Parco Nazionale del Gran Paradiso: The first established national park in Italy, Gran Paradiso has a large territory of high mountains. Larch and fir woods, wide alpine grasslands, rocks, and glaciers are the perfect ingredients to make an area rich in various flora and fauna.

Saint-Vincent: Home to the largest casino, Casino de la Vallée, in Europe, Saint Vincent is the most famous city in Aosta Valley. Known as the ‘Alps Riviera,’ Saint Vincent enjoys a milder microclimate, aiding in its year-round appeal.  Aside from the casino, Saint Vincent also boasts a number of archaeological findings from pre-Roman times. The Romanesque church of San Vincenzo is worth mentioning. Built by Benedictine monks in the 11th century, it has a museum that showcases rare, sacred art.


Fontina: A cow’s milk cheese, Fontina has a mild, somewhat nutty flavor, while rich, herbaceous and fruity. It melts well for fondue, especially young Fontina, with its similar texture to French Brie.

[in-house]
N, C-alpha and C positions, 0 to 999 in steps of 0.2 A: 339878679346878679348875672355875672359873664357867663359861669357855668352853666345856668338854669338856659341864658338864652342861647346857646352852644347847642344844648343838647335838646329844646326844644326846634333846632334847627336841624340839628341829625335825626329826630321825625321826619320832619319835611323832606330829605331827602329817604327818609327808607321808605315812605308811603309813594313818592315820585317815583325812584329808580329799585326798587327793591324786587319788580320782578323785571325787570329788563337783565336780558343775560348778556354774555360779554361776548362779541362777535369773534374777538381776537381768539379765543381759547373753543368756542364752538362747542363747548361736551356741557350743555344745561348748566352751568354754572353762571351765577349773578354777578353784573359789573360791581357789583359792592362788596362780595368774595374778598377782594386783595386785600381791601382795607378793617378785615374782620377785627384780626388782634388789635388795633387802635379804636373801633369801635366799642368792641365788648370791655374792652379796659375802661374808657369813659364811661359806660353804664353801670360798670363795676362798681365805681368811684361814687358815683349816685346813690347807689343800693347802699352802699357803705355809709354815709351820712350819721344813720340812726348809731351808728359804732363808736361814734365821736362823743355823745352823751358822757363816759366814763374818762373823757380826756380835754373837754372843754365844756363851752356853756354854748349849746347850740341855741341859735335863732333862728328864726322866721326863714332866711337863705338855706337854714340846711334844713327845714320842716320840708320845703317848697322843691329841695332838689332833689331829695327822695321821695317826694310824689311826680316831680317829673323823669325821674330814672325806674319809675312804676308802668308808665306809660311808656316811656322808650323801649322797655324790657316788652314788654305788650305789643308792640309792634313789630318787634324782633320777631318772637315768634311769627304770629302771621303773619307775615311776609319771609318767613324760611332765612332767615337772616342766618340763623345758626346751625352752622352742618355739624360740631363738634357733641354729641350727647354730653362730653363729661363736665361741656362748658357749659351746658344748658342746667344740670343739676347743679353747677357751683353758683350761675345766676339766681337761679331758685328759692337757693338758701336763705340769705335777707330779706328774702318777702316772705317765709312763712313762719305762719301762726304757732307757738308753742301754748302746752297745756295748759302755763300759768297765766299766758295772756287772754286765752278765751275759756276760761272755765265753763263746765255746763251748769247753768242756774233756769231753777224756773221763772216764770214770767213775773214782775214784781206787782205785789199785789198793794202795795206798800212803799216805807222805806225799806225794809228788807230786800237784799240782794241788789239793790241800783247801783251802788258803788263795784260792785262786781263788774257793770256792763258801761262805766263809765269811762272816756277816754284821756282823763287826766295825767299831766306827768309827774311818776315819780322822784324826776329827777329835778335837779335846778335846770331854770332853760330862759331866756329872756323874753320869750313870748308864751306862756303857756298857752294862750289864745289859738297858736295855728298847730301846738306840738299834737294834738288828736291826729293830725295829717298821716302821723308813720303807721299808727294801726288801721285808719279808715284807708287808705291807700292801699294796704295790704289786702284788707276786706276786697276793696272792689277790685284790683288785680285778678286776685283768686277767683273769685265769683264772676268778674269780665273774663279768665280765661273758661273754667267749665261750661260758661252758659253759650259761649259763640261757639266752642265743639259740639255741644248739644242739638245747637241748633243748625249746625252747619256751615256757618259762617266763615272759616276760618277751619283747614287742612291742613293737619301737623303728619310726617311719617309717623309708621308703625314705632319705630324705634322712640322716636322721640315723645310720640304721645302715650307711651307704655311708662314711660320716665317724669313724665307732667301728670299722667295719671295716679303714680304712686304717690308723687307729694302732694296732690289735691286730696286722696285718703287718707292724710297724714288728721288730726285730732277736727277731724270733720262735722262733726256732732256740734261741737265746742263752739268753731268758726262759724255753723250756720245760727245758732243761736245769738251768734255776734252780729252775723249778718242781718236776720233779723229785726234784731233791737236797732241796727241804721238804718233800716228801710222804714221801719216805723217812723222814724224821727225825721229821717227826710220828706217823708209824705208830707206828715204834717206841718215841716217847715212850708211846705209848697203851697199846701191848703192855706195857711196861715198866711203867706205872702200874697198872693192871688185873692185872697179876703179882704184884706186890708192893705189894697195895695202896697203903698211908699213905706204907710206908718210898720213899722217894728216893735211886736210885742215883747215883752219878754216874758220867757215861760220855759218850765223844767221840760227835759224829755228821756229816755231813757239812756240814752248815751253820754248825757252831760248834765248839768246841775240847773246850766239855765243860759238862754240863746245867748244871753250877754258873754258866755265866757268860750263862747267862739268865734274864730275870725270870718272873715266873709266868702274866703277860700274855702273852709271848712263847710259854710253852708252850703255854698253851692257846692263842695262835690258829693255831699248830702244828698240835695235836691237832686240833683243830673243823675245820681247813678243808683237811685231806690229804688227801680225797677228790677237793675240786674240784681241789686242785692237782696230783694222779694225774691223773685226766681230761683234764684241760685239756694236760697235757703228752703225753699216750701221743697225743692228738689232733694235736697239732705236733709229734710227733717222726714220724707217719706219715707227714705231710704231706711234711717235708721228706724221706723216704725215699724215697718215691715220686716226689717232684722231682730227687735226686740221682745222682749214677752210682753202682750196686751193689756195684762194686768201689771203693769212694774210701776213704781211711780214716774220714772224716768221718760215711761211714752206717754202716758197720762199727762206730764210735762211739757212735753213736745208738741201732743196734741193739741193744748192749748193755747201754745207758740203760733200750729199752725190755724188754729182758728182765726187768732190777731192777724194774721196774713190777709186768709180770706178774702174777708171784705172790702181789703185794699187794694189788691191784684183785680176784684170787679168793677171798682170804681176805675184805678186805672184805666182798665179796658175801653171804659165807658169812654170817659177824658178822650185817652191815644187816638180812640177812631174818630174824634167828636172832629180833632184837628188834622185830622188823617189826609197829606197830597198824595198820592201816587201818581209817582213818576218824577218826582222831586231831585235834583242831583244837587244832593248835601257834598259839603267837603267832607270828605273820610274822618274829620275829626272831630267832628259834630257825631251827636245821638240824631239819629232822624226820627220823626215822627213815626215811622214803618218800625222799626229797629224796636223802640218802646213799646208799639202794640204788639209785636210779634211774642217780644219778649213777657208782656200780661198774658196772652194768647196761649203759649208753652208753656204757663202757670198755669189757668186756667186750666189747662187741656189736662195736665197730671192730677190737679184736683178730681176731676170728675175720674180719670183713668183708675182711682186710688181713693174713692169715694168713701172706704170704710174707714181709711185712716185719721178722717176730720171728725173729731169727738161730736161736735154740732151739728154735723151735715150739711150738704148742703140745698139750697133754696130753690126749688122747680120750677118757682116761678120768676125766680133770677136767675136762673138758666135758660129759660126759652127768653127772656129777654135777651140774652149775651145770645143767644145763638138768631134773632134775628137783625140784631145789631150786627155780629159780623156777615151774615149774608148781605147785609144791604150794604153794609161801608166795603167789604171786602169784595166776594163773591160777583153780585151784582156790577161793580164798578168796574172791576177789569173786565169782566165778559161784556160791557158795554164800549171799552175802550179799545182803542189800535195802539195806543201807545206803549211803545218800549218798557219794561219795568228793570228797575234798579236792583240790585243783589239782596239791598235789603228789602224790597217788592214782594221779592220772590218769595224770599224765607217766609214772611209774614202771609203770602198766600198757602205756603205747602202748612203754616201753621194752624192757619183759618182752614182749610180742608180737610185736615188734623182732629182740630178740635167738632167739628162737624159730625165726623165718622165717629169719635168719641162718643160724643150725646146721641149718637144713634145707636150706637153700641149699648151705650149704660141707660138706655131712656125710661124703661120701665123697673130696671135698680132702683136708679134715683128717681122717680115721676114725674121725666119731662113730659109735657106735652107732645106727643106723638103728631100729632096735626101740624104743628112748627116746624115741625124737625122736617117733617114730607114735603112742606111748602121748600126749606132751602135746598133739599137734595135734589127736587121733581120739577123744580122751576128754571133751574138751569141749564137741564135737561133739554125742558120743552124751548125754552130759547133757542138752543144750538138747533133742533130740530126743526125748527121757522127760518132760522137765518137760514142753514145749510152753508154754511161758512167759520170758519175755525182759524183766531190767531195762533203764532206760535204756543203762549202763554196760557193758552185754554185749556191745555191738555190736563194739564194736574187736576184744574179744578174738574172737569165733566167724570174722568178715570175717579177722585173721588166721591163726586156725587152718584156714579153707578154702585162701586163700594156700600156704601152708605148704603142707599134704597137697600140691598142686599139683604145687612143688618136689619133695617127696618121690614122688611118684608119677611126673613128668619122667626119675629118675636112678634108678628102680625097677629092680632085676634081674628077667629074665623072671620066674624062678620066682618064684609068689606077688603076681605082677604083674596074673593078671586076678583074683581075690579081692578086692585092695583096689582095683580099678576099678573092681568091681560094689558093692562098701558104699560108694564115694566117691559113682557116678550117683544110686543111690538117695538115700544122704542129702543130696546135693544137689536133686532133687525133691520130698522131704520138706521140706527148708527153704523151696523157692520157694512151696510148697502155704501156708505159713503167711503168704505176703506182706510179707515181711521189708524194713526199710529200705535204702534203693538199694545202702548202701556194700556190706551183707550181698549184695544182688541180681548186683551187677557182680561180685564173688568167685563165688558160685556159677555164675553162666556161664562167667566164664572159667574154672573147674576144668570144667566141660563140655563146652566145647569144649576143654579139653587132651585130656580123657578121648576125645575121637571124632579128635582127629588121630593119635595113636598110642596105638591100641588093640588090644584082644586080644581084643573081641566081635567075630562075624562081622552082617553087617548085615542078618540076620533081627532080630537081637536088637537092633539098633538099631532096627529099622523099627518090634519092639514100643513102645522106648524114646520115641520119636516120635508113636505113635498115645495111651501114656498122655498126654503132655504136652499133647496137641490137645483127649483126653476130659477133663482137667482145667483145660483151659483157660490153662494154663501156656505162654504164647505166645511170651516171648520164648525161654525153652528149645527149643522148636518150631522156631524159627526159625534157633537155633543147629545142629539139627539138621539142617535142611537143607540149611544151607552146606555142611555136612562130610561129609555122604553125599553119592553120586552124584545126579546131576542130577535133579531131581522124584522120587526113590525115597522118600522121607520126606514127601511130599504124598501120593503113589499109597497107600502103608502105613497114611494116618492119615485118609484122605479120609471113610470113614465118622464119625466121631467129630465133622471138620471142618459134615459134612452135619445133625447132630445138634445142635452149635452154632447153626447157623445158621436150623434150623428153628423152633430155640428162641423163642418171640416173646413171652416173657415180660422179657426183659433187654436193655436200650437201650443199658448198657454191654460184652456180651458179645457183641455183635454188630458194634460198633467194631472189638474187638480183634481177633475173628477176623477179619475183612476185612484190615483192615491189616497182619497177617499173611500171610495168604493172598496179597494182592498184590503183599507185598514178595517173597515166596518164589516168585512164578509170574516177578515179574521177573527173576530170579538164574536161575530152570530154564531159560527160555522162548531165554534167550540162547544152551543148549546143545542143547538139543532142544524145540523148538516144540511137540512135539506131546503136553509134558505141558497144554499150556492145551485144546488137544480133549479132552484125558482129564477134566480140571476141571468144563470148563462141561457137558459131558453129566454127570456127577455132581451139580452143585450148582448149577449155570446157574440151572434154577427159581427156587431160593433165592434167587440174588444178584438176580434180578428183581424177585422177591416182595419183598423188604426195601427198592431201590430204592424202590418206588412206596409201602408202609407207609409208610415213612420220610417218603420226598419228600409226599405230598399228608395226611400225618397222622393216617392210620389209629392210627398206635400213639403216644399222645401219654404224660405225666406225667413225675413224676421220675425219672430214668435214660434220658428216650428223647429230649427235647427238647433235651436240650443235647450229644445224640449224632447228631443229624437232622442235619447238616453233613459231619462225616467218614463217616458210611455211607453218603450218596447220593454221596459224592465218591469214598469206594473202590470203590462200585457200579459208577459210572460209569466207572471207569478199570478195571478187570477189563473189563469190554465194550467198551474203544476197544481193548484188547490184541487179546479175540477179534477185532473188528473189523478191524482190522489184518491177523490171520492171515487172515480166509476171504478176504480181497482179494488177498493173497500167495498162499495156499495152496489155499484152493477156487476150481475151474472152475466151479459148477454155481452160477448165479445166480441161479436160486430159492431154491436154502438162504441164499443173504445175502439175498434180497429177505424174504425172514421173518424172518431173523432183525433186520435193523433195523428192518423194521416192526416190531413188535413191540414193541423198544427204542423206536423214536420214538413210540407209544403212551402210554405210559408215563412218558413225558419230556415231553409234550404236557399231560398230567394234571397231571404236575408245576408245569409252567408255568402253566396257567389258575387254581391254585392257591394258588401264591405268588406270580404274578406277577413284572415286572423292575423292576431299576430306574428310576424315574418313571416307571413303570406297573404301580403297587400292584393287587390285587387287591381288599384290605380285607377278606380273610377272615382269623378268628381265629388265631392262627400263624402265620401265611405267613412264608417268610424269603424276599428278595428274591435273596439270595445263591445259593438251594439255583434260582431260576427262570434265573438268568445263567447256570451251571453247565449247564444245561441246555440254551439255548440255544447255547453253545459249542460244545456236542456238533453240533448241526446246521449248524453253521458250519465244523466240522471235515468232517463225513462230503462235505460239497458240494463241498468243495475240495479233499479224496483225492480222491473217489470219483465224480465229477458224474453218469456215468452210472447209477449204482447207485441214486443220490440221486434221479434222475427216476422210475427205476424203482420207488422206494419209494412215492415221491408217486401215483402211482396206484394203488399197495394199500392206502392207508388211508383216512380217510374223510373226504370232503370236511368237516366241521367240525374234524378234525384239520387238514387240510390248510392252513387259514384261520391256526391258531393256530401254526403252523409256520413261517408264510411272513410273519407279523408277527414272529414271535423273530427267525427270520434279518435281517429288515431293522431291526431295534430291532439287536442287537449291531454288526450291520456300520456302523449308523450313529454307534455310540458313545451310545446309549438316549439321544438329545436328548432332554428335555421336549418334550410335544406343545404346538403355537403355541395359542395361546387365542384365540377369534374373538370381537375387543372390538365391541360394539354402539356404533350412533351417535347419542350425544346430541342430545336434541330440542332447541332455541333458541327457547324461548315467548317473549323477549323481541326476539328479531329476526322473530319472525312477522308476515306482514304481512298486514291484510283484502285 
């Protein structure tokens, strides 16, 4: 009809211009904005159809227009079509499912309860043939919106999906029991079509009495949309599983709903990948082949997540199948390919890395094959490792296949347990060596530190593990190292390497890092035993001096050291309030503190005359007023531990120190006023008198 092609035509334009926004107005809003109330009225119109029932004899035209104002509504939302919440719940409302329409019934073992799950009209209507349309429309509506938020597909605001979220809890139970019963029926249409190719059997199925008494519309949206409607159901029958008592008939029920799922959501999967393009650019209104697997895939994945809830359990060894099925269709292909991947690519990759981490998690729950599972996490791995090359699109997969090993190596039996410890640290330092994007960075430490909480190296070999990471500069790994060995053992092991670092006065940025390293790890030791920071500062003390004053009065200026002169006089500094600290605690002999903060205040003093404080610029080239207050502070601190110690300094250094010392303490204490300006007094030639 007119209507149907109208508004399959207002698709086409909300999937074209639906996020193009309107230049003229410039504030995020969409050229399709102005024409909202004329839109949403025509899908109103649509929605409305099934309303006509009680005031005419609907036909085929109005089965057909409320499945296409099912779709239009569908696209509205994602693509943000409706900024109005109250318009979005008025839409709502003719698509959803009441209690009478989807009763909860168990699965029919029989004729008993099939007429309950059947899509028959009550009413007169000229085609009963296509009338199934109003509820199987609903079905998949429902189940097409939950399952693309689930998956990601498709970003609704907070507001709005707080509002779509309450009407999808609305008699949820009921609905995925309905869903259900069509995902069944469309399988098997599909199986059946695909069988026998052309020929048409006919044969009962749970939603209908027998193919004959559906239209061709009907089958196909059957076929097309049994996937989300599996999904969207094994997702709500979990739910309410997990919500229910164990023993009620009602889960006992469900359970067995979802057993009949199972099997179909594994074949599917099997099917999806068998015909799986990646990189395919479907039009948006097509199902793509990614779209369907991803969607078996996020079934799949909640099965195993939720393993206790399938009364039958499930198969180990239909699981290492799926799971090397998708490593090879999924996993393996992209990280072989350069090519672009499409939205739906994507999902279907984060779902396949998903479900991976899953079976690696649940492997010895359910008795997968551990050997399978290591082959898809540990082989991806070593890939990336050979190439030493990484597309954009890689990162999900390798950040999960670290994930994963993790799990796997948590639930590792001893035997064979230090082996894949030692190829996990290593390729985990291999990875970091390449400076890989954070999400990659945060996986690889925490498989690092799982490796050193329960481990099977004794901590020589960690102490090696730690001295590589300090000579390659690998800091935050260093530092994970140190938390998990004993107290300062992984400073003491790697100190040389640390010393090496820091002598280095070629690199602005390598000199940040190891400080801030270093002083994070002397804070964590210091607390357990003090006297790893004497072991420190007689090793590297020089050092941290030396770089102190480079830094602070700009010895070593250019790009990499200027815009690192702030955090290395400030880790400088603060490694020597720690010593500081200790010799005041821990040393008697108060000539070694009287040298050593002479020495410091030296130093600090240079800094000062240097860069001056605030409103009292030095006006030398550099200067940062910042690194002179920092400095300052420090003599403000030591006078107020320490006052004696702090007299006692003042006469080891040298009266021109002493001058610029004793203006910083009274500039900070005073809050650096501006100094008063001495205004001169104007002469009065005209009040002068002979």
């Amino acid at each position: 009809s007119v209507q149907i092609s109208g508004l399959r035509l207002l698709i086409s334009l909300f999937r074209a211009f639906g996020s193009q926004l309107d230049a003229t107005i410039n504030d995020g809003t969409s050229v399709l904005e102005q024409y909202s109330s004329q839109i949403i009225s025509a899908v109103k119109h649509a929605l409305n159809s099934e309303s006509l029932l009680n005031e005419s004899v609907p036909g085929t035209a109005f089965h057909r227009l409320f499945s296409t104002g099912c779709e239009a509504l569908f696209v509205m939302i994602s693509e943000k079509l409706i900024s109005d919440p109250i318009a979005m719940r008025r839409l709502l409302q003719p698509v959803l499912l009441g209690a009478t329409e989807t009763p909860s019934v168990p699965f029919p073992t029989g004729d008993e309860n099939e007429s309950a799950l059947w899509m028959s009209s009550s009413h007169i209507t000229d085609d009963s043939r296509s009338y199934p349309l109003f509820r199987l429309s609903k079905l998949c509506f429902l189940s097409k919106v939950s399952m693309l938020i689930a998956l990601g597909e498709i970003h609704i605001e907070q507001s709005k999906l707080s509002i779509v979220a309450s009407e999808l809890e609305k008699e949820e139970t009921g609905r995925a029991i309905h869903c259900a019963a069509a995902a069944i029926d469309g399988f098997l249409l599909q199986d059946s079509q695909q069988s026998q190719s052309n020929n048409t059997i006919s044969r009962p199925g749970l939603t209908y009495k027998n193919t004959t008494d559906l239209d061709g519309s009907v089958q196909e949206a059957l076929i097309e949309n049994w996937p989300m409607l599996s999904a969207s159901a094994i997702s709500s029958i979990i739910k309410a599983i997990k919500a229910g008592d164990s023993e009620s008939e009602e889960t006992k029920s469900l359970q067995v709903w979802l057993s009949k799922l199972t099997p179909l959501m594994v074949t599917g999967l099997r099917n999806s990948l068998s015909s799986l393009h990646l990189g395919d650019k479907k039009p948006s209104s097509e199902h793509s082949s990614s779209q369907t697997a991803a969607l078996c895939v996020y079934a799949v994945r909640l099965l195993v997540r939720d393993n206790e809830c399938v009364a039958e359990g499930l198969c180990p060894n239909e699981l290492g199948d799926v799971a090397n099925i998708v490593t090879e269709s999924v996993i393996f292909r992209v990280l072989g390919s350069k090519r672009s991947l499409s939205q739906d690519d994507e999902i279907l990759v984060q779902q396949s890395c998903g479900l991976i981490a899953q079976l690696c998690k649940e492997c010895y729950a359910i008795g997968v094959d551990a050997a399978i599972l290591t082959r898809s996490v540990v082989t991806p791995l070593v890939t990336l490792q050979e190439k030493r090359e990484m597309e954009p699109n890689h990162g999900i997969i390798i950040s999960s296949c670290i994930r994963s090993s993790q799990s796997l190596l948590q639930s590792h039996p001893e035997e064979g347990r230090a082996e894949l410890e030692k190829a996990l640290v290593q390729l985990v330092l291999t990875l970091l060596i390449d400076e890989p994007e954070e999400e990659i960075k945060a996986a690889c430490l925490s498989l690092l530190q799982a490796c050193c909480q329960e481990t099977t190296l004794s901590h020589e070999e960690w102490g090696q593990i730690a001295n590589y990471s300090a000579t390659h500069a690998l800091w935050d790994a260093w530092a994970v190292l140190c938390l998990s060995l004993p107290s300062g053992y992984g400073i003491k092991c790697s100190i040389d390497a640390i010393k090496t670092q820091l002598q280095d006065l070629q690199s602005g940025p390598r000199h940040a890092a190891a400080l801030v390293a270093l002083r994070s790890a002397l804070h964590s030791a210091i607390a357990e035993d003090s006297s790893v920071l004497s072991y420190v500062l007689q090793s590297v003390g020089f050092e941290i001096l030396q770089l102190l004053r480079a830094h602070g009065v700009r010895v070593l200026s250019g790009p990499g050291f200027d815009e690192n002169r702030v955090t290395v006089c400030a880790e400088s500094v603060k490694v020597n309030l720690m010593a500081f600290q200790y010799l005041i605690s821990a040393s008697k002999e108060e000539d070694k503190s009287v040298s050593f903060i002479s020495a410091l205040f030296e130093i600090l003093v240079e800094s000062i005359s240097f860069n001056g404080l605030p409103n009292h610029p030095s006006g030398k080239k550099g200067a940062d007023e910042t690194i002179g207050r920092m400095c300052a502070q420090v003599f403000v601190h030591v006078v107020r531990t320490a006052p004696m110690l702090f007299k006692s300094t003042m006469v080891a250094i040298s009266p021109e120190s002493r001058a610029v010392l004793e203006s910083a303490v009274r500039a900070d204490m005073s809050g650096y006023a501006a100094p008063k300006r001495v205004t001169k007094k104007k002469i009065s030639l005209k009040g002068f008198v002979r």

Vallée d’Aoste Jambon de Bosses: Bosses Ham is a spicy cured pork product from Saint-Rhémy-en-Bosses. It is dark red and compact, and it has an aromatic, slightly salty taste with a hint of sweetness.

Teutenne: Also known as Teuteun, it is an exclusive specialty of Aosta Valley, obtained by corning cow udders, combined with simple spices, and then dried.

Tegole: The typical sweet biscuits of Aosta Valley are the Tegole (roof tiles), small round crumbly biscuits made with hazelnuts, sugar, eggs, flour, almonds, and vanilla. Since 1930, Tegole have been the sweet specialty of Aosta Valley, and are often perfect for breakfast!


Festival of the Vallée d’Aoste Jambon de Bosses: In July in Gran San Bernardo Valley visitors can enjoy four days of celebrations, in honor of the famed Bosses Ham. From good music to cabaret shows, and dinners of grilled meats and local produce, this is another fun Italian food festival that should be experienced.